First major production version, introduced Lyulka AL-21F-3 engine, twin pitot tubes, new navigation and attack computer (retaining Su-7BMK's SRD-5M ranging radar), angle of attack vane, single brake parachute. Variable-position intake centerbody providing maximum speed of Mach 2.1. First flight: 28 December 1971 with V. S. Soloviev at the controls. The export version was designated Su-20, first flying 15 December 1972 with A. N. Isakov at the controls. Manufactured 1972-1975, entered service in 1973. Exported to Egypt, Poland, and Syria.

Testbed for Kh-28 (AS-9 Kyle) anti-radiation missile.

Testbed for Kh-25 (AS-10 'Karen') and Kh-29 (AS-14 "Kedge") missiles.

Small number of Su-17M aircraft equipped to carry reconnaissance pods. Equivalent export version designated Su-20R.

Su-17M2 (S-32M2, "Fitter-D")
Nose extended 38 cm (15 in), deleting ranging radar and 'drooping' to improve pilot visibility. Fon-1400 laser rangefinder/marked-target seeker (LRMTS). ASP-17 and PBK-3-17s aiming avionics. RSBN-6S short-range navigation and instrument landing system. Undernose fairing for DISS-7 Doppler navigation radar. First flight: 20 December 1973 with V. S. Ilyushin at the controls. Manufactured 1974–1977, entered service in 1975.

Test-fit of the Tumansky/Khatchaturov R-29BS-300 engine (shared with some MiG-23s), with 112.7 kN (25,335 lbf) afterburning thrust, in a bulged rear fuselage. Due to lack of performance advantage and decreased range due to higher fuel consumption, it was decided to offer this engine as an export version only. First flight: 31 January 1975 with A. N. Isakov at the controls. The export variant was designated Su-22 (factory code S-32M2K, NATO "Fitter-F"), manufactured 1977-1978.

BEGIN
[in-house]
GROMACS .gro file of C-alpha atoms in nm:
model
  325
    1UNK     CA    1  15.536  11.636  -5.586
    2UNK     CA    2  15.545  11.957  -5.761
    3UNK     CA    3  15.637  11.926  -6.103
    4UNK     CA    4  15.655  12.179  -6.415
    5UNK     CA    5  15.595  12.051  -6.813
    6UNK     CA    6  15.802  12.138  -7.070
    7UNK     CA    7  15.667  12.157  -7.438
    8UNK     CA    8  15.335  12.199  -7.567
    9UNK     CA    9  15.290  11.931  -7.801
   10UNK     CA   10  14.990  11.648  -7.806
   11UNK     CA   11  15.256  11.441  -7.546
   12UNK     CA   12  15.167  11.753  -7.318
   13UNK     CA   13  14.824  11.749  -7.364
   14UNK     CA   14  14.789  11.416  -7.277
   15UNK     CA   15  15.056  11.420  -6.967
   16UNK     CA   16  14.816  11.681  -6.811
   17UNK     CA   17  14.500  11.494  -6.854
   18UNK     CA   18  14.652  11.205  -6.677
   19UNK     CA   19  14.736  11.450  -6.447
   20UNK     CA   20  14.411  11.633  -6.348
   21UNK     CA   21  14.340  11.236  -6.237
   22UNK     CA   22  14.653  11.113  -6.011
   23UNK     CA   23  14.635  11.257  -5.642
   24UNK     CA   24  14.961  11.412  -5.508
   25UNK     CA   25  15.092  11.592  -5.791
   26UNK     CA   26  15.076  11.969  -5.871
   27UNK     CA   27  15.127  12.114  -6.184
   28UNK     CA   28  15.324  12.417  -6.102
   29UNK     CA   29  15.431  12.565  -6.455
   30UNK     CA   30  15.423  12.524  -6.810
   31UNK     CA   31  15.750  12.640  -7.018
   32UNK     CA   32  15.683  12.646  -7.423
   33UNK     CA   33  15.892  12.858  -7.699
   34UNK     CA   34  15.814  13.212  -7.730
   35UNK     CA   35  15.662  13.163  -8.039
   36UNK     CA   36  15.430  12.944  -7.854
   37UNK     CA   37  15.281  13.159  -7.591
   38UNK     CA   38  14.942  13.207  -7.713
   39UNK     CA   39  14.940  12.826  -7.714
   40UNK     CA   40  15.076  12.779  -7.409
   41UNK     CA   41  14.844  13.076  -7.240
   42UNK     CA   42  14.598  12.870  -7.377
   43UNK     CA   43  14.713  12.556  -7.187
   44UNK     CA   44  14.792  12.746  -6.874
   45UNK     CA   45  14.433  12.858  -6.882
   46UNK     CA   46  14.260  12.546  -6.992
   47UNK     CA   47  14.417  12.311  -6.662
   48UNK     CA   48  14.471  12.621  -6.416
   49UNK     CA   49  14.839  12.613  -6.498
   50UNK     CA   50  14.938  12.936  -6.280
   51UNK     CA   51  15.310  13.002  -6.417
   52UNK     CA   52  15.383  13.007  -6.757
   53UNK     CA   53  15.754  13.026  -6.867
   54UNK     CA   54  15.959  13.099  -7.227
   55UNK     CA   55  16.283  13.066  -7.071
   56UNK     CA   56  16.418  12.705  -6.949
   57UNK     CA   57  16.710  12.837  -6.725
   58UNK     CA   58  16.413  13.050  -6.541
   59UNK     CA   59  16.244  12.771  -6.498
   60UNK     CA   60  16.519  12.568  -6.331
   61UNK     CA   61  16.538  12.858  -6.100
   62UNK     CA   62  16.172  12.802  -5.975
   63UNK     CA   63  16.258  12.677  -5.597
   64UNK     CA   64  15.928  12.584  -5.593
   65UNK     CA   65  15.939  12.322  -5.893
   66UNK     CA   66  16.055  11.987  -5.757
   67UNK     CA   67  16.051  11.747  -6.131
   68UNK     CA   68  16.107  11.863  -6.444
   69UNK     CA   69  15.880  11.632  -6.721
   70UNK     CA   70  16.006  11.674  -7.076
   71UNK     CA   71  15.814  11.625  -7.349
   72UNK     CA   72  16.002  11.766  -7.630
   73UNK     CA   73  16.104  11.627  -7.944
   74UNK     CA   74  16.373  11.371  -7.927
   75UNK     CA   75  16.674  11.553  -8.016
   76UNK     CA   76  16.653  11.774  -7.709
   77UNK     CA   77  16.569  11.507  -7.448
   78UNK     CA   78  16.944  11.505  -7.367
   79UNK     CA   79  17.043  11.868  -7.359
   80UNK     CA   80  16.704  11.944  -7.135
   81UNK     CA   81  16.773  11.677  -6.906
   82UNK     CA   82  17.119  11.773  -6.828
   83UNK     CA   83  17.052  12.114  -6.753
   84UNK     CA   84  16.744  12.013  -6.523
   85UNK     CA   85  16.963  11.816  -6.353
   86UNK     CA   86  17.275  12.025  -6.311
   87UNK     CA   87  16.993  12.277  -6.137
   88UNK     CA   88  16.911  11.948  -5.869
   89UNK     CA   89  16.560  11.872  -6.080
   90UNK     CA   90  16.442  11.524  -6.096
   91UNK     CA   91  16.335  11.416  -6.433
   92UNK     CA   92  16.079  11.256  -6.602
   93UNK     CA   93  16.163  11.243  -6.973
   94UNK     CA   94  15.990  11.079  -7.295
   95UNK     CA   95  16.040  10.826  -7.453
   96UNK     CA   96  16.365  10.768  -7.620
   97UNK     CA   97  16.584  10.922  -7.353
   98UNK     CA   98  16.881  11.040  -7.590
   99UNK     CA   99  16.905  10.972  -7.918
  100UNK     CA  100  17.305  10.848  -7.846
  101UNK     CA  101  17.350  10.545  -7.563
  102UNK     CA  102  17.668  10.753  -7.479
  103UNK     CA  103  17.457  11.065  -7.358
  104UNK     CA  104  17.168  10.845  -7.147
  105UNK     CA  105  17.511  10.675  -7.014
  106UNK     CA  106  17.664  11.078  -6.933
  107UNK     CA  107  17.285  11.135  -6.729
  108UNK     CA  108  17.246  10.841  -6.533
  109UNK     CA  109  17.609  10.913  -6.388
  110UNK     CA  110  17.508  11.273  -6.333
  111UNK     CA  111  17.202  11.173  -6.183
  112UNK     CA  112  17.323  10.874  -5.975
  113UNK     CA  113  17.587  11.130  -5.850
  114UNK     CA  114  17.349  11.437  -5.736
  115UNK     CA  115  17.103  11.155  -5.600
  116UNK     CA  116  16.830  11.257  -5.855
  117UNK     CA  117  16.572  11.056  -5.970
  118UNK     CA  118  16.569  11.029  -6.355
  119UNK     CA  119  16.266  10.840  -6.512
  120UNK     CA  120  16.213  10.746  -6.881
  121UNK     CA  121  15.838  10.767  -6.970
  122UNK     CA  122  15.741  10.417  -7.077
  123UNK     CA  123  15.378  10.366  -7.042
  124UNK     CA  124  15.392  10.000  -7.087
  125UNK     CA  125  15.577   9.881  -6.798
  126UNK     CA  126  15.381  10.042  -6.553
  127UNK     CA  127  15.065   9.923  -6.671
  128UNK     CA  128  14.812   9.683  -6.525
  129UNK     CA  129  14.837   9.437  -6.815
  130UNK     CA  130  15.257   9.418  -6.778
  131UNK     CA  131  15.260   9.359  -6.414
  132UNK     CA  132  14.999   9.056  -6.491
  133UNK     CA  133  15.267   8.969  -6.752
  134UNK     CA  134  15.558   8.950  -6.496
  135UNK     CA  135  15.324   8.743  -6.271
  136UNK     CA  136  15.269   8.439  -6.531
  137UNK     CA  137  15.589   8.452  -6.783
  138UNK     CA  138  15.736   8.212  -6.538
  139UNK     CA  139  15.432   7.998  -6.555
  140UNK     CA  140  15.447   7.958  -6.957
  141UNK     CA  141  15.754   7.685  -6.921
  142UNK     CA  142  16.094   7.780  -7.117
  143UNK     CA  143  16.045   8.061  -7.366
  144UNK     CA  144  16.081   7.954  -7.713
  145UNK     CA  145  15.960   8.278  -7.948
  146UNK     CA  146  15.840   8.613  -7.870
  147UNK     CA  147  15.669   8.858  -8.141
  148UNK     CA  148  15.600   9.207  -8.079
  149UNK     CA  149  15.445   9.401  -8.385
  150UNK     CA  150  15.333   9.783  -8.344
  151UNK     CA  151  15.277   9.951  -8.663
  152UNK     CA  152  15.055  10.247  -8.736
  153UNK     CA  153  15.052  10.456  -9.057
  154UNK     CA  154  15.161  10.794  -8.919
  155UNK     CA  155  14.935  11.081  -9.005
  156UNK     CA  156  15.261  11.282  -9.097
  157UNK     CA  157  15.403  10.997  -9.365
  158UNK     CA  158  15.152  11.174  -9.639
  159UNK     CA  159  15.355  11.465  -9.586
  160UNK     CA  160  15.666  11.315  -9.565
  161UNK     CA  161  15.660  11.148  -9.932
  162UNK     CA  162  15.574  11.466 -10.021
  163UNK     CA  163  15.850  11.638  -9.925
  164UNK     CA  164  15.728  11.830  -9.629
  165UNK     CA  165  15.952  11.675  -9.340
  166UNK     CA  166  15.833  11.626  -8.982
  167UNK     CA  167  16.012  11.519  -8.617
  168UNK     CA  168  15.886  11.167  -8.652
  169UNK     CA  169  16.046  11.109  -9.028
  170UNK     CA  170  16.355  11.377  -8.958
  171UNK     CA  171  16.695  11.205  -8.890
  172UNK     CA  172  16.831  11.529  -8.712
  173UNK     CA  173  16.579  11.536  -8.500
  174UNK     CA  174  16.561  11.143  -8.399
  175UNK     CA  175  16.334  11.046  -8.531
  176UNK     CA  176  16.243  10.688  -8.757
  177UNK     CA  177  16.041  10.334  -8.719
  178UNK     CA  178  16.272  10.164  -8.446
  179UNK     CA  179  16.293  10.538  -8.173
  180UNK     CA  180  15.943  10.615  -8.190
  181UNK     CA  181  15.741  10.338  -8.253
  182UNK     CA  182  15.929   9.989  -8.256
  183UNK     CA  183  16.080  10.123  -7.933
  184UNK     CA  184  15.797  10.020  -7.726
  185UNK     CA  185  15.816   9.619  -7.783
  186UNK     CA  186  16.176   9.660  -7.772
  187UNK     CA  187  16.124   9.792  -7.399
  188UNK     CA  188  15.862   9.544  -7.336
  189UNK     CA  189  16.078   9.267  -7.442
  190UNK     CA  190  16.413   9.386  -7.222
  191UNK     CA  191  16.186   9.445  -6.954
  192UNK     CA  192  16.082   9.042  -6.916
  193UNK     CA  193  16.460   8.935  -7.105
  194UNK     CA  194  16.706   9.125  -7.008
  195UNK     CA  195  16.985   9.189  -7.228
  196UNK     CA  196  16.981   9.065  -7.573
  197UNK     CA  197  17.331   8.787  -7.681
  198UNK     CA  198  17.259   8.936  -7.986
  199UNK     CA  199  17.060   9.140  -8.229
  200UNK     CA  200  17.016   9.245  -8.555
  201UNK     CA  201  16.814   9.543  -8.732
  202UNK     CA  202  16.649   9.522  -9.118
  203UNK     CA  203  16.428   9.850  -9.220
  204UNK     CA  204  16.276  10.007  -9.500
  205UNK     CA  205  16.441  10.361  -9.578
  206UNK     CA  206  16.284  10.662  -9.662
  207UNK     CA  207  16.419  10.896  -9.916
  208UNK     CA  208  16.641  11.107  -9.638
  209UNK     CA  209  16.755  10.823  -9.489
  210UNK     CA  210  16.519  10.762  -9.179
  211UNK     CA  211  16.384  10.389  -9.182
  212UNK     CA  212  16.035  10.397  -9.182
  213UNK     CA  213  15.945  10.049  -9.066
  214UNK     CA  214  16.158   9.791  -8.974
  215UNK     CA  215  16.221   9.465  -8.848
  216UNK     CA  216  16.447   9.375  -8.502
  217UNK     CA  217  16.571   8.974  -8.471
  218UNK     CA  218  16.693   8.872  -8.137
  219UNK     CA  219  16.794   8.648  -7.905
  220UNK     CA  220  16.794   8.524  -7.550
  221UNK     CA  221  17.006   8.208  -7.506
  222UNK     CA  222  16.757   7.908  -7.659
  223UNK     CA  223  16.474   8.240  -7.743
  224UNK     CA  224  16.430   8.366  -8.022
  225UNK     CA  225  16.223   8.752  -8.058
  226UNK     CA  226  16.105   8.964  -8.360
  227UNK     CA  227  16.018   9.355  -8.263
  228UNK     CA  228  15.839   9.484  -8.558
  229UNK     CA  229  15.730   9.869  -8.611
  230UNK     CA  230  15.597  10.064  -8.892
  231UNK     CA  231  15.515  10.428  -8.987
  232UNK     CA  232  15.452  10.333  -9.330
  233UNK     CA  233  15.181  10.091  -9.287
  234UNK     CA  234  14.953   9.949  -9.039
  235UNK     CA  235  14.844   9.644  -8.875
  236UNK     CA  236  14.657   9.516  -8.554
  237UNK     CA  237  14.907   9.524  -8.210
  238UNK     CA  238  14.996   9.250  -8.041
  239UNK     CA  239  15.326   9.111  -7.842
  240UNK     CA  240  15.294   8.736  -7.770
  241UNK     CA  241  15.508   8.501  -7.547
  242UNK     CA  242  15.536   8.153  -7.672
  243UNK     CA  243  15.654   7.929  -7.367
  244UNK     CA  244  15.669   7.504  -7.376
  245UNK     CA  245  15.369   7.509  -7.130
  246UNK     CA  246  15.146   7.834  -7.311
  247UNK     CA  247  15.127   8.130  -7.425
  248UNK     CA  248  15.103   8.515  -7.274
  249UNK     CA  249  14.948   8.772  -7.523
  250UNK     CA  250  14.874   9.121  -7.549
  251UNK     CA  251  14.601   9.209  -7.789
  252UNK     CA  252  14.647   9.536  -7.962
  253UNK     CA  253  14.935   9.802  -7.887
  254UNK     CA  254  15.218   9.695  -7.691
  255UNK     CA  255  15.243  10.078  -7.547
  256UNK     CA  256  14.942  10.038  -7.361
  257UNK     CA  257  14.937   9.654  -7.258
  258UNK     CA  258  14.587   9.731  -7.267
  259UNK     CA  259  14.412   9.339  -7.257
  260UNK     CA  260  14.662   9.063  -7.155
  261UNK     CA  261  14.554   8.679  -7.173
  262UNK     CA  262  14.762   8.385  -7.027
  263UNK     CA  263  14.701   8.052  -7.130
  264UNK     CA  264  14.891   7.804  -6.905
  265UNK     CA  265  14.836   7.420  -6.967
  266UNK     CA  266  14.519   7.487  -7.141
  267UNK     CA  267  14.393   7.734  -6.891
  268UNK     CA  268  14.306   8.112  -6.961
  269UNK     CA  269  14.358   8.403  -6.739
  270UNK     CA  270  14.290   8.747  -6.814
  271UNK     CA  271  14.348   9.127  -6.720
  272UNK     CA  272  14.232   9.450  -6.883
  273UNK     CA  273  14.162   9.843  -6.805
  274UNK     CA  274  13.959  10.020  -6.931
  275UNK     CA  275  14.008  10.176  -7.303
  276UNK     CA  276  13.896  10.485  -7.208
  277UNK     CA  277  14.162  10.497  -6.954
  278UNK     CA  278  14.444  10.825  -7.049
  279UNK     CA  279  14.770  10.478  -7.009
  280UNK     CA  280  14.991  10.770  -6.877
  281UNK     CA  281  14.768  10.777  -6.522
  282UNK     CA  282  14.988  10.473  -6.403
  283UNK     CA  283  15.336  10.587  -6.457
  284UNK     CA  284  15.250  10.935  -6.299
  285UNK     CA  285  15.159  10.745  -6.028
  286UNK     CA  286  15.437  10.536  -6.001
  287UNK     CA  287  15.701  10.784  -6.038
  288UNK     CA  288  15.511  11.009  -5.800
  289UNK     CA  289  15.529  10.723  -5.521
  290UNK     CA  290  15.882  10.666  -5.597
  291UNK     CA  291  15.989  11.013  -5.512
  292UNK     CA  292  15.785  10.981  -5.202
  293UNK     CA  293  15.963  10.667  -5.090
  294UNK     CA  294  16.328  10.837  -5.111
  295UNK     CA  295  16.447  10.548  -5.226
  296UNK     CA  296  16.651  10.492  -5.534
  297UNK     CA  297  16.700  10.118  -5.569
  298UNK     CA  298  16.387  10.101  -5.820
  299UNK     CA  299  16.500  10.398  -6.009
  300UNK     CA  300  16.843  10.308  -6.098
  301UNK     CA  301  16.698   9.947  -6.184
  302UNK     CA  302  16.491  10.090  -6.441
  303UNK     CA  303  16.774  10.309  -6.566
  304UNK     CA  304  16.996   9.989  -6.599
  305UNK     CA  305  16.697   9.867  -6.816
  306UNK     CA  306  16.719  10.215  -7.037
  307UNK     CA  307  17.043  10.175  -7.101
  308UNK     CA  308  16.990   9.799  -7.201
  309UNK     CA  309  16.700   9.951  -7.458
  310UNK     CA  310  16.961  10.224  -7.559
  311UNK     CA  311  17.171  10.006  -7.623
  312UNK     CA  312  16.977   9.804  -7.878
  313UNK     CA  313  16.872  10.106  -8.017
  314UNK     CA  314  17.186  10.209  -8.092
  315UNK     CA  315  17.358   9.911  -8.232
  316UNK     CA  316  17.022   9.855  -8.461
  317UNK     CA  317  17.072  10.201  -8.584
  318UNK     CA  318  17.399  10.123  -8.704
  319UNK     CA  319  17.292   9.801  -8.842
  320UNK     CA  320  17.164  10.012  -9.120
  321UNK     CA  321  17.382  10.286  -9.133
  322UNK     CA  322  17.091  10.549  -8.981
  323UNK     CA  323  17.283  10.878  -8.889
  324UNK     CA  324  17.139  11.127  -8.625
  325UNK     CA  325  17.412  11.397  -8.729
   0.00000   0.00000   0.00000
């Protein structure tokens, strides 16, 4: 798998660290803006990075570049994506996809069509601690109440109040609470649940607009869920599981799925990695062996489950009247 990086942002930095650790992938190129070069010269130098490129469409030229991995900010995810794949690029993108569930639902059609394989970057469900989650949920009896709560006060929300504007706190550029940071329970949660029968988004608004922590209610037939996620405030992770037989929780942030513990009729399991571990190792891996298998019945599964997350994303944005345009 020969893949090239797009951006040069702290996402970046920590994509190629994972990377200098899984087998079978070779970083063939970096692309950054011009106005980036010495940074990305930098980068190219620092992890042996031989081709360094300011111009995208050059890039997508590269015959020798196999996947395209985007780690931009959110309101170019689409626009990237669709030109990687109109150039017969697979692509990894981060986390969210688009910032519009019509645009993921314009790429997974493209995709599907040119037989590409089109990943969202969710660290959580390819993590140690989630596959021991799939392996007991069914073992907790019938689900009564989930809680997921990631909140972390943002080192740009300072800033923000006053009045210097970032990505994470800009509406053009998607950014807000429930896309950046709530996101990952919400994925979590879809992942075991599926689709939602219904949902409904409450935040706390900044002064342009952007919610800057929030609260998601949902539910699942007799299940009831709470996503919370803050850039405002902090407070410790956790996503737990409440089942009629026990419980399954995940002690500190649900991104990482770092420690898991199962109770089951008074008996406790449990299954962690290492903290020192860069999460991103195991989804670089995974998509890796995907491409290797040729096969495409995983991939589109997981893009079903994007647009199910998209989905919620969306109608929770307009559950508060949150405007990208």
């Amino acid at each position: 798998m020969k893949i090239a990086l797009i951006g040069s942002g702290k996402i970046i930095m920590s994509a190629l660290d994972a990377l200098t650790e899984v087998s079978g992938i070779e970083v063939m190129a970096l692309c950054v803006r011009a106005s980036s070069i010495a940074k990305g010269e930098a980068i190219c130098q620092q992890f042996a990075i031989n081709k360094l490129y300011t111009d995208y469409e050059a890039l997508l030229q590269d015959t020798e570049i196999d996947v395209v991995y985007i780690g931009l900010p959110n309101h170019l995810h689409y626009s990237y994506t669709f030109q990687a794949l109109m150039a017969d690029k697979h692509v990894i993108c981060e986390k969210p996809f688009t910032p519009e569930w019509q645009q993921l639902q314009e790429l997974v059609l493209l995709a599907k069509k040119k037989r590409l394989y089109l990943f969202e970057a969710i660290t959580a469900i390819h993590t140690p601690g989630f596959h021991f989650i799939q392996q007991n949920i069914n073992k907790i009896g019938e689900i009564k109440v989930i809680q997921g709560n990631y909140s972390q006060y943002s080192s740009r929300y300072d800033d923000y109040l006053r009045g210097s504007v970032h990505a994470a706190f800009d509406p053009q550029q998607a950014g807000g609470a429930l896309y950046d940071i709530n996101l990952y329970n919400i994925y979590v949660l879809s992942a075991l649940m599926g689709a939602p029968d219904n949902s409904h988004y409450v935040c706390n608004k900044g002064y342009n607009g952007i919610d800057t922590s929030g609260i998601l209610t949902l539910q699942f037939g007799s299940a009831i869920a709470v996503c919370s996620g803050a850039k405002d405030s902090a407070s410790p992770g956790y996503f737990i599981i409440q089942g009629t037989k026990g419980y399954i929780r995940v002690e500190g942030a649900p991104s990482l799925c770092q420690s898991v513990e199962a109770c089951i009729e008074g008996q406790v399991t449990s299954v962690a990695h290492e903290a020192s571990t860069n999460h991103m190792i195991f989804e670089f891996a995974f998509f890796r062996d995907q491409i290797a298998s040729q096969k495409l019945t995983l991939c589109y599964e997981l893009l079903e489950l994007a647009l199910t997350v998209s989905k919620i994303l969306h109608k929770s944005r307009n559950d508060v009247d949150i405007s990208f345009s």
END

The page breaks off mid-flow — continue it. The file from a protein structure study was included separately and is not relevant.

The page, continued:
Su-17UM (S-52U, "Fitter-E")
First two-seat trainer version, based on the Su-17M2, but with a different, deeper fuselage with windscreen moved forward; same length as the original Su-17M. Internal fuel capacity reduced and port cannon deleted, but retained full avionics and armament. First flight: 15 August 1975 with V. A. Krechetov at the controls. Test flights revealed longitudinal instability at high angles of attack which was remedied by enlarging the tail fin. Export version with the R-29 engine was designated Su-22U. Manufactured 1976-1978, entered service in 1976.

Su-17M3 (S-52, "Fitter-H")